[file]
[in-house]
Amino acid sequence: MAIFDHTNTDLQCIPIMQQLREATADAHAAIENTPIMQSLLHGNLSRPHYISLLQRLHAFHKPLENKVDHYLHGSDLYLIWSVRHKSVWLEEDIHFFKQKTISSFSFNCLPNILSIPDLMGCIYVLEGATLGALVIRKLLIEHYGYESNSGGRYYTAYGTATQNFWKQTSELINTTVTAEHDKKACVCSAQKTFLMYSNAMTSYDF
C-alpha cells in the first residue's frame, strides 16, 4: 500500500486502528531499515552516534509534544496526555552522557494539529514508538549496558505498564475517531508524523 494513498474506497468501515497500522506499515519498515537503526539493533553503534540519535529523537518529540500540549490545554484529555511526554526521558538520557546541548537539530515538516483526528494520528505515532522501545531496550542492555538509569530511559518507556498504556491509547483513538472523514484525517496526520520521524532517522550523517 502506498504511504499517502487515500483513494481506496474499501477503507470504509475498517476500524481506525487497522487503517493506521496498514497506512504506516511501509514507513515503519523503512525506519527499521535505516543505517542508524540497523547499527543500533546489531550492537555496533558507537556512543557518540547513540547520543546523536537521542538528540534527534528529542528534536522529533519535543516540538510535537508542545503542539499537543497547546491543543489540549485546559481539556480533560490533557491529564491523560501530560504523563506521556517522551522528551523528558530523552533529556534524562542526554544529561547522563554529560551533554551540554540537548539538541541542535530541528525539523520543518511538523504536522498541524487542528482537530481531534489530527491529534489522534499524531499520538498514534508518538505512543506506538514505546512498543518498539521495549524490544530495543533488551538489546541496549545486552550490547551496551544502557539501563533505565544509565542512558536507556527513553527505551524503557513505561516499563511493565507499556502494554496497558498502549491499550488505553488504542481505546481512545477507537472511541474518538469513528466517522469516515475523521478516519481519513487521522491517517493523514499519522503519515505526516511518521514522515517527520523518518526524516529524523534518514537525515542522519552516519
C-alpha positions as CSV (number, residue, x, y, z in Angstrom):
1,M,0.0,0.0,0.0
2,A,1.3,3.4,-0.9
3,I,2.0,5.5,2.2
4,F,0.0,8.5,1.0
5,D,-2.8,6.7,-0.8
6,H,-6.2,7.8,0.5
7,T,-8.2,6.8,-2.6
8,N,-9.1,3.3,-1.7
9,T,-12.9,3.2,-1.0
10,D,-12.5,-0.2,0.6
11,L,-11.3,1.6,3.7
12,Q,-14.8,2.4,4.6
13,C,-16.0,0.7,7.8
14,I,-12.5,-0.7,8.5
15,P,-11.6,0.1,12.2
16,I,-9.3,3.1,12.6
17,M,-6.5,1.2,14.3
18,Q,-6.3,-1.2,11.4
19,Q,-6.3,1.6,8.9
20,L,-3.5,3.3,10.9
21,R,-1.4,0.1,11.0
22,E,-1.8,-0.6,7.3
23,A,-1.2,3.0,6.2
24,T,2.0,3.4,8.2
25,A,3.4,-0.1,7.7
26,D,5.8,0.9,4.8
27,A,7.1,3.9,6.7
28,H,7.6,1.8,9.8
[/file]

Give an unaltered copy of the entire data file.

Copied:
[in-house]
Amino acid sequence: MAIFDHTNTDLQCIPIMQQLREATADAHAAIENTPIMQSLLHGNLSRPHYISLLQRLHAFHKPLENKVDHYLHGSDLYLIWSVRHKSVWLEEDIHFFKQKTISSFSFNCLPNILSIPDLMGCIYVLEGATLGALVIRKLLIEHYGYESNSGGRYYTAYGTATQNFWKQTSELINTTVTAEHDKKACVCSAQKTFLMYSNAMTSYDF
C-alpha cells in the first residue's frame, strides 16, 4: 500500500486502528531499515552516534509534544496526555552522557494539529514508538549496558505498564475517531508524523 494513498474506497468501515497500522506499515519498515537503526539493533553503534540519535529523537518529540500540549490545554484529555511526554526521558538520557546541548537539530515538516483526528494520528505515532522501545531496550542492555538509569530511559518507556498504556491509547483513538472523514484525517496526520520521524532517522550523517 502506498504511504499517502487515500483513494481506496474499501477503507470504509475498517476500524481506525487497522487503517493506521496498514497506512504506516511501509514507513515503519523503512525506519527499521535505516543505517542508524540497523547499527543500533546489531550492537555496533558507537556512543557518540547513540547520543546523536537521542538528540534527534528529542528534536522529533519535543516540538510535537508542545503542539499537543497547546491543543489540549485546559481539556480533560490533557491529564491523560501530560504523563506521556517522551522528551523528558530523552533529556534524562542526554544529561547522563554529560551533554551540554540537548539538541541542535530541528525539523520543518511538523504536522498541524487542528482537530481531534489530527491529534489522534499524531499520538498514534508518538505512543506506538514505546512498543518498539521495549524490544530495543533488551538489546541496549545486552550490547551496551544502557539501563533505565544509565542512558536507556527513553527505551524503557513505561516499563511493565507499556502494554496497558498502549491499550488505553488504542481505546481512545477507537472511541474518538469513528466517522469516515475523521478516519481519513487521522491517517493523514499519522503519515505526516511518521514522515517527520523518518526524516529524523534518514537525515542522519552516519
C-alpha positions as CSV (number, residue, x, y, z in Angstrom):
1,M,0.0,0.0,0.0
2,A,1.3,3.4,-0.9
3,I,2.0,5.5,2.2
4,F,0.0,8.5,1.0
5,D,-2.8,6.7,-0.8
6,H,-6.2,7.8,0.5
7,T,-8.2,6.8,-2.6
8,N,-9.1,3.3,-1.7
9,T,-12.9,3.2,-1.0
10,D,-12.5,-0.2,0.6
11,L,-11.3,1.6,3.7
12,Q,-14.8,2.4,4.6
13,C,-16.0,0.7,7.8
14,I,-12.5,-0.7,8.5
15,P,-11.6,0.1,12.2
16,I,-9.3,3.1,12.6
17,M,-6.5,1.2,14.3
18,Q,-6.3,-1.2,11.4
19,Q,-6.3,1.6,8.9
20,L,-3.5,3.3,10.9
21,R,-1.4,0.1,11.0
22,E,-1.8,-0.6,7.3
23,A,-1.2,3.0,6.2
24,T,2.0,3.4,8.2
25,A,3.4,-0.1,7.7
26,D,5.8,0.9,4.8
27,A,7.1,3.9,6.7
28,H,7.6,1.8,9.8